Florida, other states lose Supreme Court case against Obamacare
The U.S. Supreme Court on Thursday rejected a challenge by Florida and 17 other states to the Affordable Care Act, leaving intact the law that has helped more than 2 million Floridians obtain subsidized health insurance this year.
The court, in a 7-2 decision, did not opine on the crux of arguments by Florida and other plaintiffs that the law was unconstitutional after Congress in 2017 eliminated a financial penalty for people who didn’t carry mandated coverage.
Justice Stephen Breyer, writing for the majority, said the states and two individual plaintiffs did not meet procedural requirements because they had not “shown a past or future injury fairly traceable to defendants’ conduct enforcing the specific statutory provision they attack as unconstitutional.”
In a prepared statement, Florida Attorney General Ashley Moody said her office respects “the ruling and authority of the court.” But the Republican attorney general also defended her involvement in the suit, saying “my office will always push back on any federal overreach limiting the authority of the states.”
But Democrats celebrated the decision upholding the law commonly known as Obamacare.
“Thank goodness,” state Sen. Audrey Gibson, D-Jacksonville, said in a prepared statement. “Unlike the attorney general, the governor and the Republican-led Legislature, the Supreme Court understands the challenges many families face in getting affordable health care.”
Moody, Gov. Ron DeSantis and other Republican leaders have opposed Obamacare, despite the fact that Florida leads the nation in the number of people who enroll in a federal health-insurance exchange under the law.
The law, approved in 2010 by congressional Democrats and then-President Barack Obama, also requires insurance companies to sell policies to all individuals regardless of health status. Previously, insurance companies did not face such a “guaranteed issue” requirement to sell policies to everyone, and there was not a “high risk” pool for people with potentially expensive conditions to purchase coverage.
Florida Democrats warned that hundreds of thousands of Floridians with pre-existing conditions would lose coverage if Obamacare was eliminated. As a result, the Republican-controlled Legislature in 2019 passed a bill that would require insurance companies and health maintenance organizations to offer at least one policy that would not exclude, limit, deny or delay coverage because of pre-existing conditions.
But critics argued the requirement, which would take effect only if the federal law was repealed or found unconstitutional, would not ensure that the policies would be affordable.
Thursday' s ruling marked the third time that the U.S. Supreme Court has upheld the law that is considered to be Obama’s signature legislation.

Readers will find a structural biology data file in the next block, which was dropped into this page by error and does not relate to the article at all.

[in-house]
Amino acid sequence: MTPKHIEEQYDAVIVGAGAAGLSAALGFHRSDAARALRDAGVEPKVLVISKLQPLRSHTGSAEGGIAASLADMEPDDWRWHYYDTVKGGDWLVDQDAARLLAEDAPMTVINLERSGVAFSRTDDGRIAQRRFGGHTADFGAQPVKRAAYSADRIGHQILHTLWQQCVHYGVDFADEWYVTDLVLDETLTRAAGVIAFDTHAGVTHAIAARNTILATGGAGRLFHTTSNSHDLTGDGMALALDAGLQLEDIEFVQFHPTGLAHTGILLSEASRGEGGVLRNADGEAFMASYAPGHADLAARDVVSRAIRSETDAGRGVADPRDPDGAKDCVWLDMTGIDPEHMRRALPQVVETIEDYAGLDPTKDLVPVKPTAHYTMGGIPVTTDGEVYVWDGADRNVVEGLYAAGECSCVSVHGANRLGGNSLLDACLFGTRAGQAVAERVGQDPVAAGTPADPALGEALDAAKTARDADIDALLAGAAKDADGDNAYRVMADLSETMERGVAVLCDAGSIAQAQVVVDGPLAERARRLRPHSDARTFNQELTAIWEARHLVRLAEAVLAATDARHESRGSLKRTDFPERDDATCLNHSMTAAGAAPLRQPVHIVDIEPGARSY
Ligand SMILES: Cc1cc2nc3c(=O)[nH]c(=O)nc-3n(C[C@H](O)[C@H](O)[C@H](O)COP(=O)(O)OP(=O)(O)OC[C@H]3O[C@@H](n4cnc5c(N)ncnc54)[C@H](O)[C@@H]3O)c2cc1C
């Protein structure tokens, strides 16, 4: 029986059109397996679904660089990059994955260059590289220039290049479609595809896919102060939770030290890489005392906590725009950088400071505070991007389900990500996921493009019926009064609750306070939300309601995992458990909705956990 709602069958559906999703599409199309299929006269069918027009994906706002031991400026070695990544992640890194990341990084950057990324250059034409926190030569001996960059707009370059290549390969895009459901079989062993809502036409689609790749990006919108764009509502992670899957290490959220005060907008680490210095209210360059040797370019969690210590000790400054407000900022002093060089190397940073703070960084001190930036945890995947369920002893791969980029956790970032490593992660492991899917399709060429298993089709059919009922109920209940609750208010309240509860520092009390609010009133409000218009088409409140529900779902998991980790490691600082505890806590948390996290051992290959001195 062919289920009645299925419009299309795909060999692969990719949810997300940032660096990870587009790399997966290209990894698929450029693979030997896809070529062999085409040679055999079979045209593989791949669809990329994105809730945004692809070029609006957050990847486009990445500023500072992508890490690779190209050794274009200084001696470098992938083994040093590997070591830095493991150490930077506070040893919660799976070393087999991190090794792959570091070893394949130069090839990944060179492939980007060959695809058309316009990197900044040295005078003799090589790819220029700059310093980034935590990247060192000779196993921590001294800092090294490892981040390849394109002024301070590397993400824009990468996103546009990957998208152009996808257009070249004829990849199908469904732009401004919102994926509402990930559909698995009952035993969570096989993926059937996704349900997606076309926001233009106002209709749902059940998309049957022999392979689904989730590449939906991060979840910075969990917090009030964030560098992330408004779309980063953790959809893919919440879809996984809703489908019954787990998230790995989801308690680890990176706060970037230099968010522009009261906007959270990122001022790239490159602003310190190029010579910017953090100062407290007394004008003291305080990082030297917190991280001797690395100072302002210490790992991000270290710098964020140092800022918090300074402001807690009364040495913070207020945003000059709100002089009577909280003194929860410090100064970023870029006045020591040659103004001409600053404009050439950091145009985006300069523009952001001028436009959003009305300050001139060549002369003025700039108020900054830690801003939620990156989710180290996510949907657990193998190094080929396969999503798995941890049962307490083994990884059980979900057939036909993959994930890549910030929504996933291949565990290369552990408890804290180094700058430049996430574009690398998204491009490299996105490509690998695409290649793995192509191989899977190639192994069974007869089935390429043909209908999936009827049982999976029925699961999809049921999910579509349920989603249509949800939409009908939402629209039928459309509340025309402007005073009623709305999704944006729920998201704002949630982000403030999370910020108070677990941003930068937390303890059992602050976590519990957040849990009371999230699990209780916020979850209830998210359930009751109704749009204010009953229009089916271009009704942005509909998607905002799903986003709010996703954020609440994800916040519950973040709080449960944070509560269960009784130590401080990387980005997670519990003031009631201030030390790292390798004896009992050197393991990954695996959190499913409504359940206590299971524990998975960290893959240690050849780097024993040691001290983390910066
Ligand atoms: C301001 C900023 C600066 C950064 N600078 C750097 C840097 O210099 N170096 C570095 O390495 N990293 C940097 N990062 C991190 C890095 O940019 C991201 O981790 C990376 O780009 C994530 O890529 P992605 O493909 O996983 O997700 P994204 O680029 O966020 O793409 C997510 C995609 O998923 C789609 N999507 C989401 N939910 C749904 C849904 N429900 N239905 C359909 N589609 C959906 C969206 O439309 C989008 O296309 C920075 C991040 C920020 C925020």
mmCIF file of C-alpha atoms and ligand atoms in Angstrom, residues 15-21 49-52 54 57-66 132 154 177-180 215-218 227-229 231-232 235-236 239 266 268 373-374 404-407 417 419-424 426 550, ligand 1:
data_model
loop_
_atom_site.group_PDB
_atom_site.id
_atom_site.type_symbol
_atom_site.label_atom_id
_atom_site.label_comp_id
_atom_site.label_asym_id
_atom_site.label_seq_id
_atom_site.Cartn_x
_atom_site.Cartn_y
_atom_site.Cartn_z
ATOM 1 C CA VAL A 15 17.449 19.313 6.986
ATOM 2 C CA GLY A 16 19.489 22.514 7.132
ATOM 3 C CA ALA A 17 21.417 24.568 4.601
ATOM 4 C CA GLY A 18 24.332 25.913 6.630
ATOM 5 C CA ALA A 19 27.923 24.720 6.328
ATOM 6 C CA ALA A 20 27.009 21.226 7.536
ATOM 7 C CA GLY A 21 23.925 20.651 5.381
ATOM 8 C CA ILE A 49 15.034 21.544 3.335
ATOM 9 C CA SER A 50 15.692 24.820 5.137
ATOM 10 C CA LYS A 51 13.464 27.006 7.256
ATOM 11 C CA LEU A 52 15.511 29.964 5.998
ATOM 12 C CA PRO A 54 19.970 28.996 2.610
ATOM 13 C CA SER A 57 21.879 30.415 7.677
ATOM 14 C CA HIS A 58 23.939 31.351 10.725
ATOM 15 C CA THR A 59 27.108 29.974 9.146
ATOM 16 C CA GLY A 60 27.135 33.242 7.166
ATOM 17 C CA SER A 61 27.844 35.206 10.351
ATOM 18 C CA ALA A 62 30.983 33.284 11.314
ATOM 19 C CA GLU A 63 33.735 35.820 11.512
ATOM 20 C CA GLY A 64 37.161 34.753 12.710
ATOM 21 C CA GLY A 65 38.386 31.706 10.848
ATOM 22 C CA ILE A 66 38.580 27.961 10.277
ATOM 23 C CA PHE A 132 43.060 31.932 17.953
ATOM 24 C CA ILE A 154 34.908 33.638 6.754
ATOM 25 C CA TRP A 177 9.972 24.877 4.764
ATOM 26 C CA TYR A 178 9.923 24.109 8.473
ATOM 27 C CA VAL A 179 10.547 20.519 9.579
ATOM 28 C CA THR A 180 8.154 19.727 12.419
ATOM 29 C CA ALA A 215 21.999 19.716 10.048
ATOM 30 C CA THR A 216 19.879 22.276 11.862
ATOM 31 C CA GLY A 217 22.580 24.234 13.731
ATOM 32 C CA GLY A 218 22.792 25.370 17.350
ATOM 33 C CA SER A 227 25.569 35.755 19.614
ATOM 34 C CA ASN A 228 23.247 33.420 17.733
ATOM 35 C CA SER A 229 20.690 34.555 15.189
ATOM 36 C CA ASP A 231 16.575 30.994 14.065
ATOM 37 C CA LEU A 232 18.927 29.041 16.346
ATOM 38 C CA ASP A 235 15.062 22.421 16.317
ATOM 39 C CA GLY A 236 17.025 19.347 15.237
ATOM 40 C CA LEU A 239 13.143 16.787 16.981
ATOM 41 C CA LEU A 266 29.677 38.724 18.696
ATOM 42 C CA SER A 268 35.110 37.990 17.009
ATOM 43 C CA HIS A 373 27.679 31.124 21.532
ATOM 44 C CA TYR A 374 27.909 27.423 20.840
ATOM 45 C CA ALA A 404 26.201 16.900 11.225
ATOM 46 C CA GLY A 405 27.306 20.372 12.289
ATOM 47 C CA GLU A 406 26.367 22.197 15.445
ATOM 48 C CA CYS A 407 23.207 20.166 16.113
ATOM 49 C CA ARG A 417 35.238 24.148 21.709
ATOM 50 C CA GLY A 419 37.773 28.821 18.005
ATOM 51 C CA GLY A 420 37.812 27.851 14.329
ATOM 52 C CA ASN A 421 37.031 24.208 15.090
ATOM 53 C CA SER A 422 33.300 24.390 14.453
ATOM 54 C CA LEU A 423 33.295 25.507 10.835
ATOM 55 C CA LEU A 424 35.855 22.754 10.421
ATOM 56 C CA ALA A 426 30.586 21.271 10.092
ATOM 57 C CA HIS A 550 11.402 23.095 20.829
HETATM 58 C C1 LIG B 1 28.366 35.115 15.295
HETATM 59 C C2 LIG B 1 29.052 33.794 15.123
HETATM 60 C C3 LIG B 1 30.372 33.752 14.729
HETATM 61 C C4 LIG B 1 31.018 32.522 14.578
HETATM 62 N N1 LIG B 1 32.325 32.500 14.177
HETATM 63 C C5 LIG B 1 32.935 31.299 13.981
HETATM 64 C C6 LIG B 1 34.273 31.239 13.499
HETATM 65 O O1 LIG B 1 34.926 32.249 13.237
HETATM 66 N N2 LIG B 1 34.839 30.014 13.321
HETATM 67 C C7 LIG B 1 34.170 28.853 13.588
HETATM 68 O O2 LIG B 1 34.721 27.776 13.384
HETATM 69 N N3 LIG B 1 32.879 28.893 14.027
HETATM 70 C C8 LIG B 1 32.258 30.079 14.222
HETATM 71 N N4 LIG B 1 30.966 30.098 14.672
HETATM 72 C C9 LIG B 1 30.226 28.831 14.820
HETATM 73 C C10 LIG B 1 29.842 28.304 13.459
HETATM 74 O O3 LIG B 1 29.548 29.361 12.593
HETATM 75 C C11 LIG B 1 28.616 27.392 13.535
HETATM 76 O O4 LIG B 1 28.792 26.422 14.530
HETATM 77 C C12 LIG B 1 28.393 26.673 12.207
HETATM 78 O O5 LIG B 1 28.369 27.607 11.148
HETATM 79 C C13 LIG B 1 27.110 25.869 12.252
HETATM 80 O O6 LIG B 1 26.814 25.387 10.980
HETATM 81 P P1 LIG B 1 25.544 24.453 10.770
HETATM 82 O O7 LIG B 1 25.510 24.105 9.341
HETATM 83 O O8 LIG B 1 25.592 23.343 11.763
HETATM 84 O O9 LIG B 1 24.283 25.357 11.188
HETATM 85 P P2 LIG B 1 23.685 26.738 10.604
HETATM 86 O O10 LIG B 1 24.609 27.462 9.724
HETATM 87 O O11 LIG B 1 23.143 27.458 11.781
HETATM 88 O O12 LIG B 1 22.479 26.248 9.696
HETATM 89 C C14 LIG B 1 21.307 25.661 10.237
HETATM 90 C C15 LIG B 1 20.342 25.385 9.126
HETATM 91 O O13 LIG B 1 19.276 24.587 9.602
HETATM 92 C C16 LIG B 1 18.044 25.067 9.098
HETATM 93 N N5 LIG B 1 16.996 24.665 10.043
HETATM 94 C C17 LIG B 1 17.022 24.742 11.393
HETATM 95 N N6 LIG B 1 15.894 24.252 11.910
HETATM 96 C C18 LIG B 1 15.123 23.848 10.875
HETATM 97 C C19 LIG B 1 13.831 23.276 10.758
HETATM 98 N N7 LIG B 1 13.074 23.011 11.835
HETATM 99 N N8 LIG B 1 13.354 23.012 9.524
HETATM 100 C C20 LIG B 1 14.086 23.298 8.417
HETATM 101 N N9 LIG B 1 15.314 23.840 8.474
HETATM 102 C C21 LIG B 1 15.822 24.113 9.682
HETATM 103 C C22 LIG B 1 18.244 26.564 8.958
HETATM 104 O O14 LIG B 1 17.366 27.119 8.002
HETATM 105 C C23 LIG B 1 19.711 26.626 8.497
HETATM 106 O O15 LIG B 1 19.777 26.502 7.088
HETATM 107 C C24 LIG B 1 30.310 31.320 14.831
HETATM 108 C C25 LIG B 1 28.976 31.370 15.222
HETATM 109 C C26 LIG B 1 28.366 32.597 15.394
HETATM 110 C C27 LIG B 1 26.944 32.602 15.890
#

In 2012, in a case known as National Federation of Independent Business v. Sebelius, the court in 5-4 decision upheld the individual coverage mandate and the penalty for people who don’t carry insurance. It ruled that the penalty for failing to comply with the mandate was a “tax” and therefore justified.
Three years later, the Supreme Court, in a case known as King v. Burwell, upheld subsidies offered on the federal insurance exchange.
In a 32-page dissenting opinion Thursday, Justice Samuel Alito touched on the past rulings and said “no one can fail to be impressed by the lengths to which this court has been willing to go to defend the ACA (Affordable Care Act) against all threats.” Alito, joined by Justice Neil Gorsuch, wrapped the dissent by adding that “fans of judicial inventiveness will applaud once again. But I must respectfully dissent.”
The Biden administration and other backers of the law, however, praised Thursday’s ruling.
“Once again, the Supreme Court has made clear that the landmark Affordable Care Act is the law of the land,” U.S. Department of Health and Human Services Secretary Xavier Becerra said in a prepared statement. “Today’s ruling is a victory for all Americans, especially people with a pre-existing condition or anyone who was worried they could be forced to choose between their health and making ends meet. Health care should be a right --- not a privilege --- just for the healthy and wealthy.”
Florida Policy Institute CEO Sadaf Knight issued a statement saying “it’s time to end attacks” on the law.
“The landmark federal law, enacted in 2010, has helped remove barriers to coverage and care for people with disabilities, people of color, and those with low income,” Knight said in the statement. “Now, with the lawsuit in the rearview mirror, it’s time for Congress to focus on strengthening the (Affordable Care Act) by closing the health care coverage gap for 2.2 million uninsured adults across the country and enacting permanent ACA marketplace reforms to make insurance coverage more affordable.”